The Markle Task Force emphasized, "Guidelines must also address the question of how we assure compliance with the required polices and procedures and foster accountability." The 9/11 Commission has recommended the creation of a board within the executive branch to oversee adherence to the guidelines and the commitment the government makes to defend civil liberties. This may be desirable, but is probably not sufficient. As the Markle Task Force concluded in the context of use of private sector data, in a decentralized system, there is no single entity with the ability to monitor day-to-day decisions to acquire, retain or disseminate information. Therefore, the Task Force recommended a blended system. Government-wide rules will be necessary, and some agency must have overall supervisory responsibility to oversee the application of the guidelines, including the training of personnel, the implementation of auditing procedures, and the imposition of consequences for failure to comply. At the same time, each agency has the responsibility to develop its own procedures to ensure compliance.

Several mechanisms are available. Congress, in creating the Department of Homeland Security, created a privacy officer and a civil rights and civil liberties officer. Earlier this year, I testified that, based on the short but significant record of the DHS Privacy Office, it is clear that a statutory Privacy Officer, participating in senior level policy deliberations and using the tools of the Privacy Act notices and Privacy Impact Assessments, can be an important mechanism for raising and mitigating privacy concerns surrounding the government's use of personal information. Legislation has passed the House to create a Privacy Officer for the Department of Justice and other legislation has been introduced to create a privacy officer at OMB and each cabinet agency.[3] The Inspectors General will also have a role to play. Inspectors General, in particular, provide a critical internal ability to identify civil liberties violations, and should regularly review agency actions to assess their privacy implications. Inspector General reports and other internal reviews should not only identify vulnerabilities and mistakes, but should also provide recommendations for avoiding them in the future. They should not only respond to public outcries; they should also regularly review agency effectiveness and safeguards to constantly improve operations and safeguards.

Technology can also be built into information systems to assure accountability and transparency. For example, personally identifiable information can be anonymized so that identity is not revealed. Auditing technology, too, can provide built-in recordation and documentation capabilities to track how information is used, and shared. Strong auditing capabilities could also allow individuals to make Privacy Act and FOIA requests to see what was done with data about them. Markle report, p. 35..

Another aspect of oversight is ensuring the accuracy of data brought into the system. Accuracy is vital not only to protect the privacy and civil liberties of individuals who can be harmed by inaccurate data, but also to ensure that information has real value to the counterterrorism effort. "False positives" that mistakenly suggest that an innocent person is somehow tied to terrorism can have significant adverse consequences for the individual involved. They can also waste scarce investigative resources. Technologies can help assure that information is up-to-date. Software can ensure that information is updated regularly and that it is unusable after a certain date if not refreshed. Other technology can permit users to track where information came from and who received it and alert users if the original data is subsequently disproved or corrected.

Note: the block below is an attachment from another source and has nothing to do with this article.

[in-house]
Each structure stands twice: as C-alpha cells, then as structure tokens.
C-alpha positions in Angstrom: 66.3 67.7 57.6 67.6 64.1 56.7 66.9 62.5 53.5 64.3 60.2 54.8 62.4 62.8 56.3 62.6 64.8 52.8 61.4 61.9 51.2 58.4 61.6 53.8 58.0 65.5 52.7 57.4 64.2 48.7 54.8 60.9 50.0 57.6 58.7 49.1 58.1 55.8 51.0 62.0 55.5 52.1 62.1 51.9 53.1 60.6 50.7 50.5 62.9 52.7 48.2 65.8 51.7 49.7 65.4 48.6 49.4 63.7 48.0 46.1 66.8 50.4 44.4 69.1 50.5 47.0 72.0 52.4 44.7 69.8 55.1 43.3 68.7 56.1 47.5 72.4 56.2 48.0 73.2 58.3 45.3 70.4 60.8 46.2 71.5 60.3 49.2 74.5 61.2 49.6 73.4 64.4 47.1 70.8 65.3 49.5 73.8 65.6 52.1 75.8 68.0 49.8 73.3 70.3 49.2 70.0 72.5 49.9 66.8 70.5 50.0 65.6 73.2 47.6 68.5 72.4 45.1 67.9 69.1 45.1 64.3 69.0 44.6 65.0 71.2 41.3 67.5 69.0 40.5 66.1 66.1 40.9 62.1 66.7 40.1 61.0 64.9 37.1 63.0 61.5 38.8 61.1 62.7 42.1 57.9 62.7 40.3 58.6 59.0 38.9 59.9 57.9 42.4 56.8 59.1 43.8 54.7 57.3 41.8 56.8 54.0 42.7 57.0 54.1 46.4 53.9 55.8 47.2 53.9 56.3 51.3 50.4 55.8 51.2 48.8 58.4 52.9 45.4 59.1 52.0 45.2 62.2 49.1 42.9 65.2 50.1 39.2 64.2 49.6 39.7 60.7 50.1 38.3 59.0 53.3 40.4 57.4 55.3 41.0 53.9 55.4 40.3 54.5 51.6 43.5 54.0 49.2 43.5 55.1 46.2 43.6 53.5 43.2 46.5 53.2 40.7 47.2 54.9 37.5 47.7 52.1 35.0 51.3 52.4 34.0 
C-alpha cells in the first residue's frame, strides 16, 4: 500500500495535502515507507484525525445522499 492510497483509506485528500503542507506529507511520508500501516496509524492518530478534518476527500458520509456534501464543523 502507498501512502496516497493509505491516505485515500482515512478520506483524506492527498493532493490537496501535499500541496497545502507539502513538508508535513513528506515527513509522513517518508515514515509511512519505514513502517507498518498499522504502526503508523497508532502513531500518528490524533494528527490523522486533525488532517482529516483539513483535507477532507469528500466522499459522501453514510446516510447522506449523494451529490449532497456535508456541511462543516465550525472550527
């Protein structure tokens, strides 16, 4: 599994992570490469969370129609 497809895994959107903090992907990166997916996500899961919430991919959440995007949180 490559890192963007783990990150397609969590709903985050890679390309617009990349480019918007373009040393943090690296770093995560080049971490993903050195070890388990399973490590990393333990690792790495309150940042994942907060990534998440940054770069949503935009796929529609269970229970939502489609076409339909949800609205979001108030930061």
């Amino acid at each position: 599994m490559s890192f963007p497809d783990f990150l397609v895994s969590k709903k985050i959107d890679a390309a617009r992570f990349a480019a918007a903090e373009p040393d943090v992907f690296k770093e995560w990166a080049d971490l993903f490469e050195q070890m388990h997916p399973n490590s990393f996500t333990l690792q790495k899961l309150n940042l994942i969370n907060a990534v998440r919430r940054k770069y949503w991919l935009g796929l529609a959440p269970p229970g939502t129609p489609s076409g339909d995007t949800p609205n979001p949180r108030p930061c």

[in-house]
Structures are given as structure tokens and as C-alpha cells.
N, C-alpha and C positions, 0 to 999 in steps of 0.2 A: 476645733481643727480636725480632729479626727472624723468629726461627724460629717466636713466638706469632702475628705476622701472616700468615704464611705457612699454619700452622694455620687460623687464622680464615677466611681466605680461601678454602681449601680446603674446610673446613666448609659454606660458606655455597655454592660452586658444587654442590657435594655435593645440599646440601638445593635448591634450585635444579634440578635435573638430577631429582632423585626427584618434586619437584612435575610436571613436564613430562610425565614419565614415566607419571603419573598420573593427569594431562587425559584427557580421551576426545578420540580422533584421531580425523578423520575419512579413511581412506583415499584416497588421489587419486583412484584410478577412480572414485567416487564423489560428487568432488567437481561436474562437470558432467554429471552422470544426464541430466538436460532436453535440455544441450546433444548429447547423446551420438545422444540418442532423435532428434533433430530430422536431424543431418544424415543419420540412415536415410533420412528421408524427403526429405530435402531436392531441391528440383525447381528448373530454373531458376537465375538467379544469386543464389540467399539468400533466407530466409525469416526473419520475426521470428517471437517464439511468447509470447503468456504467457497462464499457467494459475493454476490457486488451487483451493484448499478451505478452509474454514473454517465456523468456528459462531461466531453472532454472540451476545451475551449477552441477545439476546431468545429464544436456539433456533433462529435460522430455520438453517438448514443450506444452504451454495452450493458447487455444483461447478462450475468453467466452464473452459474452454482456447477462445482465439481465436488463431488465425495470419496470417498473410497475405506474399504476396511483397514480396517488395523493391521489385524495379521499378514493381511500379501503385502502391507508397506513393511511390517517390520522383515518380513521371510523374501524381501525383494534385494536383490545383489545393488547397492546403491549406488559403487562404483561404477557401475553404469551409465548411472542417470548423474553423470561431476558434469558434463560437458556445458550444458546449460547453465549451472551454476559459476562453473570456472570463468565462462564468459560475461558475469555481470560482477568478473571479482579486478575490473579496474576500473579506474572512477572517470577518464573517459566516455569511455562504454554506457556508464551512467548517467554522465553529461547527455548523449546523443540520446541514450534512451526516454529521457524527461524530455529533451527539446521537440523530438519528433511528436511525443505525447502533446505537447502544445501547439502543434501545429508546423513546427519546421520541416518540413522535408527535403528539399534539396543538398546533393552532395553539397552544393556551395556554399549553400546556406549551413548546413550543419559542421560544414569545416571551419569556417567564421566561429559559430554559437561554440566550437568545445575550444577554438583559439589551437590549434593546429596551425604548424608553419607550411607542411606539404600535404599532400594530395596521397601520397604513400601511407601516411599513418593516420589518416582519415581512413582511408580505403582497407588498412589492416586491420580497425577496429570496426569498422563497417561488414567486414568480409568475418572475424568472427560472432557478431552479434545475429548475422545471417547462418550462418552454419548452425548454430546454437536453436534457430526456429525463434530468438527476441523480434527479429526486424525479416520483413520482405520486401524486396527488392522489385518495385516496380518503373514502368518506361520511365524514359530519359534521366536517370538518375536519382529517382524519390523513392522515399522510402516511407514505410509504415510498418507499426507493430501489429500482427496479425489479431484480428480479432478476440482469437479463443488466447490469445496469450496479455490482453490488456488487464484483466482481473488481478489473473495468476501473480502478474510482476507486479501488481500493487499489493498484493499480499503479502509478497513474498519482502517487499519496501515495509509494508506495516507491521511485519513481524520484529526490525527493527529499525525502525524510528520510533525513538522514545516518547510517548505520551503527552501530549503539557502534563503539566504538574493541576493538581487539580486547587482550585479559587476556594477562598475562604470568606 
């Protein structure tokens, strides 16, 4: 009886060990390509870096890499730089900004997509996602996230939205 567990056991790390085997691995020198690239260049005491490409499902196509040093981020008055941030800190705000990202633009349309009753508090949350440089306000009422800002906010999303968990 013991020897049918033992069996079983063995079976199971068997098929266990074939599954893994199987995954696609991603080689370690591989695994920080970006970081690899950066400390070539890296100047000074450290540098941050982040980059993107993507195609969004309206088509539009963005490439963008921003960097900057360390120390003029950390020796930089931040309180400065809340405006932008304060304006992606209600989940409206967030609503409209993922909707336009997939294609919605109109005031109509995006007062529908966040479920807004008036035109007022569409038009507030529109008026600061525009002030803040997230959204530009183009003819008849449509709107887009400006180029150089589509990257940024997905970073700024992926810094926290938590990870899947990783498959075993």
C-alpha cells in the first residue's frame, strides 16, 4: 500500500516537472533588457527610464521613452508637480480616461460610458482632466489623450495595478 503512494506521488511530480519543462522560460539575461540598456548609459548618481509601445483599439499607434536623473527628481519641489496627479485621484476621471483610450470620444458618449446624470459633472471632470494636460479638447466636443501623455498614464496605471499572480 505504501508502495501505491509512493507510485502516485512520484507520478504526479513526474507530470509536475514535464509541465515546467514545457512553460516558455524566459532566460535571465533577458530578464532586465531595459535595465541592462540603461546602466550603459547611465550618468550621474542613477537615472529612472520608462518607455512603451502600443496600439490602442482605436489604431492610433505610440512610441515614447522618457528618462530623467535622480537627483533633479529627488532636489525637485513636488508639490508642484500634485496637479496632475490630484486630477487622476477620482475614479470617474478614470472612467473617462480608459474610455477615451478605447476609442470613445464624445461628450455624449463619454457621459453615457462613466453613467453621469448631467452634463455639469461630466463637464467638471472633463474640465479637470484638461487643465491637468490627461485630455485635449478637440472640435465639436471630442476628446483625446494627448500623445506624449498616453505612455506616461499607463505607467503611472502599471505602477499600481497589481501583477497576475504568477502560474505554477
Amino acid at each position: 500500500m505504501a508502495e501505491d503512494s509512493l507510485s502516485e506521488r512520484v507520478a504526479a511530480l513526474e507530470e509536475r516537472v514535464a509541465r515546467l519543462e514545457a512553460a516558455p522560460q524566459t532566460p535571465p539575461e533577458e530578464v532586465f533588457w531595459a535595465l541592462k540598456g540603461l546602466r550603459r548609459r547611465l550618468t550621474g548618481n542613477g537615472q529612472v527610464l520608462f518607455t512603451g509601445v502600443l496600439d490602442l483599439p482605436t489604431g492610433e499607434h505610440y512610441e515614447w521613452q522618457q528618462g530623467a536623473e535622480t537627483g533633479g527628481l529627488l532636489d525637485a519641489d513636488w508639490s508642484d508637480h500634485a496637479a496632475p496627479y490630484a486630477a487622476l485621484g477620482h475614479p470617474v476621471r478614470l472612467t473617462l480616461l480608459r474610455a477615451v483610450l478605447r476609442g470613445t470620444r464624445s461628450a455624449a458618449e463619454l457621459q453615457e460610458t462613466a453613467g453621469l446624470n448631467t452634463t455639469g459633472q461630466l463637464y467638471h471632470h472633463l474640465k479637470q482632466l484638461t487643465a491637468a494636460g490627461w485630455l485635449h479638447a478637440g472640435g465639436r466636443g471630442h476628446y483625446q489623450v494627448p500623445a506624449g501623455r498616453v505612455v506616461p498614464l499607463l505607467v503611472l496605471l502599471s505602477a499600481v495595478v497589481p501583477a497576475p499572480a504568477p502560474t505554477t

Finally, oversight includes redress – processes that allow individuals to respond when they are about to face adverse consequences based on information. This includes the right to challenge inaccurate information.

Oversight and accountability, done right, will benefit both national security and civil liberties. Not only will appropriate, well-implemented accountability mechanisms not impede intelligence operations, they will actually help to ensure that failures do not occur. Checks and balances result in clear lines of responsibility, well-allocated resources, protection against abuse, and the ability to evaluate and correct past mistakes.

Congressional Oversight

The 9/11 Commission calls for more effective Congressional oversight. Non-partisan Congressional oversight is one of the pillars of a system of checks and balances. The Markle Task Force has not explored this area in depth. The 9/11 Commission report leads to the conclusion, I believe, that the oversight committees should hold more public hearings and should conduct annual reviews and issue public reports on the impact of counterterrorism efforts on privacy and civil liberties. If the Intelligence Committees are to get more deeply into the details of intelligence operations, they need to assess the civil liberties implications of those operations as well. The Commission recommends the consolidation of oversight efforts but also expressly calls for the creation of a subcommittee dedicated specifically to oversight, freed from the consuming responsibility of working on the budget. Among the duties of this entity should be the monitoring of civil liberties issues.


We now have the possibility of achieving a major enhancement in our nation's security by development of an information sharing network based on write for release. An integral part of that revolution must be the establishment of checks and balances to preserve civil liberties. As policymakers seek to reform the Intelligence Community and enhance information sharing and analytical capabilities, they need not do so at the expense of civil liberties.


[1] Available at

[2] The five reports of the Gilmore Commission are available at

[3] Section 305 of the Department of Justice Appropriations Bill (H.R. 3036) requires the Attorney General to appoint a Privacy Officer for the Department of Justice. The bill was passed by the House but has yet to be introduced in the Senate.